Mitigating human-animal conflicts, more tree cover among priorities: Sunil Limaye

Mitigating human-animal conflicts, more tree cover among priorities: Sunil Limaye

Additional principal chief conservator of forest (wildlife) says the Forest Department will plant 13 crore seedlings to mark World Environment Day

Sunil Limaye, Additional Principal Chief Conservator of Forest (Wildlife).

The World Environment Day (June 5) was announced during the UN General Assembly in 1972, on the first day of the Stockholm Conference on human environment. The day is dedicated to encouraging awareness and action for protection of the environment. This year’s theme is “beat plastic pollution” and the host nation is India. Sunil Limaye, Additional Principal Chief Conservator of Forest (Wildlife), Nagpur, speaks to The Indian Express about the priority areas of the Forest Department.

Any special plans in accordance with this year’s theme — ‘beat plastic pollution’?

We are planning to celebrate World Environment Day in Maharashtra on a large scale. The Forest Department has planned various awareness activities. Besides, the state government has already banned the use of plastic and will see to it that it is implemented scrupulously. The Sanjay Gandhi National Park in Mumbai had been observing a plastic free National Park programme since November 2011… The collected plastic is recycled and reused. In all protected areas of Maharashtra, there is a complete ban on the use of plastic and local people are helping us clean the areas with due care. This year, on World Environment Day, the Ghodazari Wildlife Sanctuary in Chandrapur will be opened for public.

The state had taken an ambitious step towards an eco-friendly Maharashtra by announcing plantation of 2 crore seedlings per year. How successful has that been?


The ‘Green Maharashtra’ initiative was launched from 2016-17. In July 2017, 5.43 crore seedlings were planted against a target of 4 crore seedlings. More than 16 lakh people participated in the drive. This year, we have set a target of planting 7.5 crore seedlings on forest land and 5.5 crore seedlings on non-forest lands between July 1 and 31. For this, pre-plantation operations like selecting the area and digging the pits have already been completed. Only indigenous plants will be planted under this programme. Gram Panchayats will be planting 3 crore seedlings in villages. To make this programme transparent, all records are uploaded on the Forest Department’s website. This year, Nandurbar and Nashik districts will be planting more than 30 lakh seedlings while last year, more than 43 lakh seedlings were planted in Chandrapur and Nashik districts. The major challenge before the authorities is to protect these seedlings after they are planted. It is being done with the help of NGOs and local people who are often tasked with watching the crops. Next year, the plan is to plant 33 crore seedlings in forest and non-forest areas.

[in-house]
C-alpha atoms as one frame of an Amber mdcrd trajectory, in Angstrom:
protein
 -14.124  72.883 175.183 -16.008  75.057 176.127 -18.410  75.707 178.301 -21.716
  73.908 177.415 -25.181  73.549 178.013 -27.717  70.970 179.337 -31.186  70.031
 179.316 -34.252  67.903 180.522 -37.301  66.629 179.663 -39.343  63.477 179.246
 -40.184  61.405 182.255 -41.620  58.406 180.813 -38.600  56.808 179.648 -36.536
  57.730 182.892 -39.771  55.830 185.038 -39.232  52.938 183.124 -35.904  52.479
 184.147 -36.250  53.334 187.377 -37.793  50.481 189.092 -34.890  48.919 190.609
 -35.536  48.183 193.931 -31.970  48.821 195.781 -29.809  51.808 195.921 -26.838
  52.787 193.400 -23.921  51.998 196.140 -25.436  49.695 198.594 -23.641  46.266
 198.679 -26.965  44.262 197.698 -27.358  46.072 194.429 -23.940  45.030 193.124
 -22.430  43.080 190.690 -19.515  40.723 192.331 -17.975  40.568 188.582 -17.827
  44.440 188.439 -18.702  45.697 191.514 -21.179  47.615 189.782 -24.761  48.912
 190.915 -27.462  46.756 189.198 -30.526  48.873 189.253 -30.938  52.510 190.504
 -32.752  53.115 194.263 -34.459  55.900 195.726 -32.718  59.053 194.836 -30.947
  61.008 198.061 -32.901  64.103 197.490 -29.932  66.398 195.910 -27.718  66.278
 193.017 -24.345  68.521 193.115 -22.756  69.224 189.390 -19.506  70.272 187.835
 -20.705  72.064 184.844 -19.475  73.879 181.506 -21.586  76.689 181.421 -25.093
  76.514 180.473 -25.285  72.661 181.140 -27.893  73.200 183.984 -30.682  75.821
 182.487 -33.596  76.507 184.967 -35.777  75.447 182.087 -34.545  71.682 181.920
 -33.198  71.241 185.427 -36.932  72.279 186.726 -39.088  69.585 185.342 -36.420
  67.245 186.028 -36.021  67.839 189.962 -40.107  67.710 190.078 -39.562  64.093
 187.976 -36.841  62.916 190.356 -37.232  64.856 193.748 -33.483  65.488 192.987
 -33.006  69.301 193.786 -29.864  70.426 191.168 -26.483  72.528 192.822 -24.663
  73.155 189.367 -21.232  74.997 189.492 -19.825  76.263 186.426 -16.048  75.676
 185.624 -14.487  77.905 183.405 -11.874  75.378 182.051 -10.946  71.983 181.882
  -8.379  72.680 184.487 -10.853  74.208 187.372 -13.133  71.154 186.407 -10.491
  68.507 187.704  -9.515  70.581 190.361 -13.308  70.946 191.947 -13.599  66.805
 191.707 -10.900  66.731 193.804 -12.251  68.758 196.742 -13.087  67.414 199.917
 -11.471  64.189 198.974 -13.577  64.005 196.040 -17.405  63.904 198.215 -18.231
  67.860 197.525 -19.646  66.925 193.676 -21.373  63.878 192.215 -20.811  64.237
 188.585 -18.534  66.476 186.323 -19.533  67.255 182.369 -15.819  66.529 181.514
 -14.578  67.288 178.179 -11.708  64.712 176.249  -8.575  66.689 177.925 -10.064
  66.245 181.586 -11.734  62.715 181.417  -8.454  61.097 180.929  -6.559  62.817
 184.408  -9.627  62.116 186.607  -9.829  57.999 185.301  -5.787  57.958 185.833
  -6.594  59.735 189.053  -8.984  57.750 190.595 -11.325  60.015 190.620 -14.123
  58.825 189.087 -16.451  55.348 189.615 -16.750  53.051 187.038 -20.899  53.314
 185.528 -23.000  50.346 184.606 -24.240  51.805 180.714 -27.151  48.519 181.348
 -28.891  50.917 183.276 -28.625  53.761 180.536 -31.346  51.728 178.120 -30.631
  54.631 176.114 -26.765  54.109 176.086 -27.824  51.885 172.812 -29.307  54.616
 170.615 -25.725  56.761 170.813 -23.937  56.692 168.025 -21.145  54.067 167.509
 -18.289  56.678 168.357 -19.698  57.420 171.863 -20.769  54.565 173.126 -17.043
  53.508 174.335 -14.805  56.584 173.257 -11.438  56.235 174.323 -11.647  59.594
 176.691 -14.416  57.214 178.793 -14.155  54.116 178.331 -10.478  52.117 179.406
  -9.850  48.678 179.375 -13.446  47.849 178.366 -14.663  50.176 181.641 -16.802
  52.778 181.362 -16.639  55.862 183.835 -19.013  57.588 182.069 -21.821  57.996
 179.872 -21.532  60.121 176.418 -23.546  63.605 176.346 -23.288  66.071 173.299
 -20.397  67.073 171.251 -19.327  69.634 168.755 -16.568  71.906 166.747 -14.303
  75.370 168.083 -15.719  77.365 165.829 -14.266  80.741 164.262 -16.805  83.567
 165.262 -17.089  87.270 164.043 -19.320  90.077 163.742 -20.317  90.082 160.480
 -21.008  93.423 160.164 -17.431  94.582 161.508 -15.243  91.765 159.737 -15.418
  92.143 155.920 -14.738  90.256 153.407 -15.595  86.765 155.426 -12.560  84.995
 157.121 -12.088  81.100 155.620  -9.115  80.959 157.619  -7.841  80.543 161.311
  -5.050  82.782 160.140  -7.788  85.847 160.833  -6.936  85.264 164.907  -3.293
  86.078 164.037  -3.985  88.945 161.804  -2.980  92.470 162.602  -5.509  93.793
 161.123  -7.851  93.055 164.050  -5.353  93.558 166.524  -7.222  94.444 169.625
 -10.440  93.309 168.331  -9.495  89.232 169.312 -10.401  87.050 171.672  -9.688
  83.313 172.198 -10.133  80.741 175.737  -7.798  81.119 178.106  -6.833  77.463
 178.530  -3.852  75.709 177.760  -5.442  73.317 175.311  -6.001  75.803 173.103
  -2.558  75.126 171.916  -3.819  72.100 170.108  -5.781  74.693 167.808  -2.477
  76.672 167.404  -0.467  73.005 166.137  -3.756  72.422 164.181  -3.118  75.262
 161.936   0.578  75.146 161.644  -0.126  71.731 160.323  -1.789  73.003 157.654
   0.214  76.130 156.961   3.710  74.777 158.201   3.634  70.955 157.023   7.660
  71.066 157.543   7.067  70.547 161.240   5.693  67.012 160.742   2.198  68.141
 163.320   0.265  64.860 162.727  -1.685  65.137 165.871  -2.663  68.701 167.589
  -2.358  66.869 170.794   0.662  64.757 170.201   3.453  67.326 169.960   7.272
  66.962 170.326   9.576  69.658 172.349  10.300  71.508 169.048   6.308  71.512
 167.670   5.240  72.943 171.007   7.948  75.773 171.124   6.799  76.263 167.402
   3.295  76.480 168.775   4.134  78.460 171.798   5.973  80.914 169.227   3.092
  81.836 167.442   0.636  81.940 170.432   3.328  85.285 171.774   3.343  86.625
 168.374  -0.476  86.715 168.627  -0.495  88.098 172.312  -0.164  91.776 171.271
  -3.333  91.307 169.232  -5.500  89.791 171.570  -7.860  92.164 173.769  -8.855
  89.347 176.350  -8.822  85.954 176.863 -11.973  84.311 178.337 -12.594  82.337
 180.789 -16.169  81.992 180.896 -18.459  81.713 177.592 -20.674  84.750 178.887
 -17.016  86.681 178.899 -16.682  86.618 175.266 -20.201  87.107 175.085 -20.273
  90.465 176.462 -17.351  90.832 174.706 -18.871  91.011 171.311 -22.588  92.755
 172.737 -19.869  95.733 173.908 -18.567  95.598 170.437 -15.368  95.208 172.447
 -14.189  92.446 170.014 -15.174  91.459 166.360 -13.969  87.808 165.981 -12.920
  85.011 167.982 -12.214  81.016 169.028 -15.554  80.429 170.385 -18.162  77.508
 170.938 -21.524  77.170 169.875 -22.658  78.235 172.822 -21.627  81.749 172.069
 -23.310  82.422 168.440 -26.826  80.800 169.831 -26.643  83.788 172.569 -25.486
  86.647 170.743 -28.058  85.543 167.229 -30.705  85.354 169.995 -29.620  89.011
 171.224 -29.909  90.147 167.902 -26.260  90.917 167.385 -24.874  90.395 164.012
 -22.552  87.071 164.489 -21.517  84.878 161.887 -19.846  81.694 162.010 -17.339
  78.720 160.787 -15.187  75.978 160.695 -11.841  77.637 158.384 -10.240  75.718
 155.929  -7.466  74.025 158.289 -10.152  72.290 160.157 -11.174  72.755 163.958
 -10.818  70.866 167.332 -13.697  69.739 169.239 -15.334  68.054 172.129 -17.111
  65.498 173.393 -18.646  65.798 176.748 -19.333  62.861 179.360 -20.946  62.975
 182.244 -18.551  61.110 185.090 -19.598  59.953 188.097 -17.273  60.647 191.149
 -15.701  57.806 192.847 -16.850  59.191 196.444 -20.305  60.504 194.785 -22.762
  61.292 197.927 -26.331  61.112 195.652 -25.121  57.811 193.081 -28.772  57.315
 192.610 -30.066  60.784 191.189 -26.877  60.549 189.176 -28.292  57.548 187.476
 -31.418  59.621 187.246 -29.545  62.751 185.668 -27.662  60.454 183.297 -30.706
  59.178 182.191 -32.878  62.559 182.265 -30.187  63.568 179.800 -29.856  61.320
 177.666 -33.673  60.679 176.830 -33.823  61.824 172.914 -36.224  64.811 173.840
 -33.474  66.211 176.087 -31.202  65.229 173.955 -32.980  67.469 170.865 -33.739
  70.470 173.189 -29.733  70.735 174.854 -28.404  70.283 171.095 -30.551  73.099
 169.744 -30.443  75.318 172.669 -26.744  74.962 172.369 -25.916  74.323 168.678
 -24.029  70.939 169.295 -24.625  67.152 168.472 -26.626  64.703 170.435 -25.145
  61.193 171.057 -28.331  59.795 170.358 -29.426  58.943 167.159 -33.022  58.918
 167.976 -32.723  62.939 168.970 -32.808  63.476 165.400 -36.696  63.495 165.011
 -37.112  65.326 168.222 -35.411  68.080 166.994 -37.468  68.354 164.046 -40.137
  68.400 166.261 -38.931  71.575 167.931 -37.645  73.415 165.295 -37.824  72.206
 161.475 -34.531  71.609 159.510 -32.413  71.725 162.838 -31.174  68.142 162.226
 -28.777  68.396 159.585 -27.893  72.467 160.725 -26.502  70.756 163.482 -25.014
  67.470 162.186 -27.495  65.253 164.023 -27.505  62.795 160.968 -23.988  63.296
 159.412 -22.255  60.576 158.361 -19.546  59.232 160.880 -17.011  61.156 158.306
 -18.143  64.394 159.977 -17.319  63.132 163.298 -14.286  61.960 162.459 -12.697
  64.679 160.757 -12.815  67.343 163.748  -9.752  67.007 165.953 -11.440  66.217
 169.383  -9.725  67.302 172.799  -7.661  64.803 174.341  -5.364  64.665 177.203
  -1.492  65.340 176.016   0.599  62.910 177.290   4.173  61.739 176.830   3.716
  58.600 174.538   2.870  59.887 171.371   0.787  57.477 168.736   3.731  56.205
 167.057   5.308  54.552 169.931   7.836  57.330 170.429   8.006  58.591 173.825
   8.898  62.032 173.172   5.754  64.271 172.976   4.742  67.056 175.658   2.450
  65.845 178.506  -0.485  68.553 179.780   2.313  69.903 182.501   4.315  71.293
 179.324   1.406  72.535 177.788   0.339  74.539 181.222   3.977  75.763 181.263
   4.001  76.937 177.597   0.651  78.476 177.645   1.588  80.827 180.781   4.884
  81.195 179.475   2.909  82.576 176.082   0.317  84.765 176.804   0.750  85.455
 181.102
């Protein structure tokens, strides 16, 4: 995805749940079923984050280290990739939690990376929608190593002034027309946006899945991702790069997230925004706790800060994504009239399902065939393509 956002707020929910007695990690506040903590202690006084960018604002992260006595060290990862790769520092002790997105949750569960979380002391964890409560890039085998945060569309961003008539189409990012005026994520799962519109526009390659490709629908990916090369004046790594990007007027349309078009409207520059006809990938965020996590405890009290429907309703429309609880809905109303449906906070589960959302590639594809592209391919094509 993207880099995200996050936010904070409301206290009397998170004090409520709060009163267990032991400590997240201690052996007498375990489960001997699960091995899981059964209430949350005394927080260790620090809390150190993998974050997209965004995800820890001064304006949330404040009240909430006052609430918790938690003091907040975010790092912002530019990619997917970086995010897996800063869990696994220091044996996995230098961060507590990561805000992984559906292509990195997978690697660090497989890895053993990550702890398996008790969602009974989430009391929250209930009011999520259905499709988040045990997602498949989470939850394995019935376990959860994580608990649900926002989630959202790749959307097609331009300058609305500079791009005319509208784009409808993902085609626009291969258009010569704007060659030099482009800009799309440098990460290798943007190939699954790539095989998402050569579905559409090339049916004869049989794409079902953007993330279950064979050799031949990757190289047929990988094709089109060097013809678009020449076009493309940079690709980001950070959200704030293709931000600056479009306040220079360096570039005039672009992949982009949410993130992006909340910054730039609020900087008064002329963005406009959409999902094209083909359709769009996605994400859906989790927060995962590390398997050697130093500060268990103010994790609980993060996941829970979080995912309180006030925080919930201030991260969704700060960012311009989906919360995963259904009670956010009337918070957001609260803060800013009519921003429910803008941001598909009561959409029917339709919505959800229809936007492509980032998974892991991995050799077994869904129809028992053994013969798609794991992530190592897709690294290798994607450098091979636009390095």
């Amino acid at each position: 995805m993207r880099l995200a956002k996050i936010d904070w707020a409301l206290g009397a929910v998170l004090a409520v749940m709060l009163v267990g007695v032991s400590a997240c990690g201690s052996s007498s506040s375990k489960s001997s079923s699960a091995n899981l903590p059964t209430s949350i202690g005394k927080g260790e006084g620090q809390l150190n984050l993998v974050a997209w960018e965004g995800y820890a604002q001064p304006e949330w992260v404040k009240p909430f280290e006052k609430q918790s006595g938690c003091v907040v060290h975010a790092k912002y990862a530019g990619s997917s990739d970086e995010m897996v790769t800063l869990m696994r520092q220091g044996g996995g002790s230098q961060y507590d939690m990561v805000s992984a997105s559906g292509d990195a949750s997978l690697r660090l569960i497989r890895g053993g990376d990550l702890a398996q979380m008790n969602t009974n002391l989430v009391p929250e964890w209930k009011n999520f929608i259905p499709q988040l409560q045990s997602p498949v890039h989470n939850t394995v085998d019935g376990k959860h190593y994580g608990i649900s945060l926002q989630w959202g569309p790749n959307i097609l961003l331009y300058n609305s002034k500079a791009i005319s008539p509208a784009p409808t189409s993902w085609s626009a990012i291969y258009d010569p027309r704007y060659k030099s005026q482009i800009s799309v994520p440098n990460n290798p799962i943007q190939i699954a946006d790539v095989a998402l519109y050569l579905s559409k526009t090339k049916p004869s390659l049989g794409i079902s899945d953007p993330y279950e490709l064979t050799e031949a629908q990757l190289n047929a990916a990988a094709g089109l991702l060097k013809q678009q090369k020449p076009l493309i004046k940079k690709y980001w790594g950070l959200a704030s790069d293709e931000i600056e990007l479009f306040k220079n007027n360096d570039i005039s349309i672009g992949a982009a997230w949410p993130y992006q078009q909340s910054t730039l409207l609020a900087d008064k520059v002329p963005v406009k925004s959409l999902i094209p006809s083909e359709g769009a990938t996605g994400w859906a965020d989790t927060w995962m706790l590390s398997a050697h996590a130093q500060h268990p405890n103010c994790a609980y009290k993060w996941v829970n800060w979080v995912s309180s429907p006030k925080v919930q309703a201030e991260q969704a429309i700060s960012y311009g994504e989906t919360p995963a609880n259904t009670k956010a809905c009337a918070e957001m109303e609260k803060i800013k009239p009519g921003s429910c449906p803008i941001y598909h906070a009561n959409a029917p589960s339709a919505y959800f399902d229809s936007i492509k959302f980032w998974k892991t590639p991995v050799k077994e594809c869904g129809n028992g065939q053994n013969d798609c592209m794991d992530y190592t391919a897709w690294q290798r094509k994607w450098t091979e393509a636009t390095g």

Waterhole census has been renamed ‘Nisarganubhav’. What led to the renaming, and will there be no official count of animal sightings?

Waterhole census is a traditional method to ascertain the population of animals in a particular area, but it is not an exact method to count animals. There are better methods to ascertain the nearly exact number of animals in a given area. At many places, this practice of waterhole census is being phased out. Beyond counting the number of animals, it gives us valuable observational data about the kind of animals inhabiting a certain area.

Another important point is that this is the only interface the forest department has with common people other than tourism. It also provides a feedback mechanism to management authorities about effective management of waterhole and protection measures. So, instead of calling it a census, it was renamed ‘Nisarganubhav’. During the field exercise, only the observations are noted and no counting of animals is expected. Also, a camera trap method has been adopted in all protected areas for the real census. Using camera traps and other methods, nationwide monitoring of tigers, co-predators (like leopards, wolves etc.), preys and their habitats is being done under the guidance of the Wildlife Institute of India.

What are the top priority areas for the forest department?

Increasing the density of forests, the tree cover, expanding protected areas of network, protecting animal corridors, involving local populations in conservation and mitigation of human-animal conflicts are some of our top priority areas. To increase people participation, the Forest Department has started a scheme called ‘Green Army’ wherein one crore people in Maharashtra are sought to be enrolled as friends of the forest department. A helpline — 1926 — has also been launched for redressal of grievances and to get regular updates on tree cutting, forest fires and encroachments. All forest officers have been directed to respond to the people as soon as they get any distress message on this number.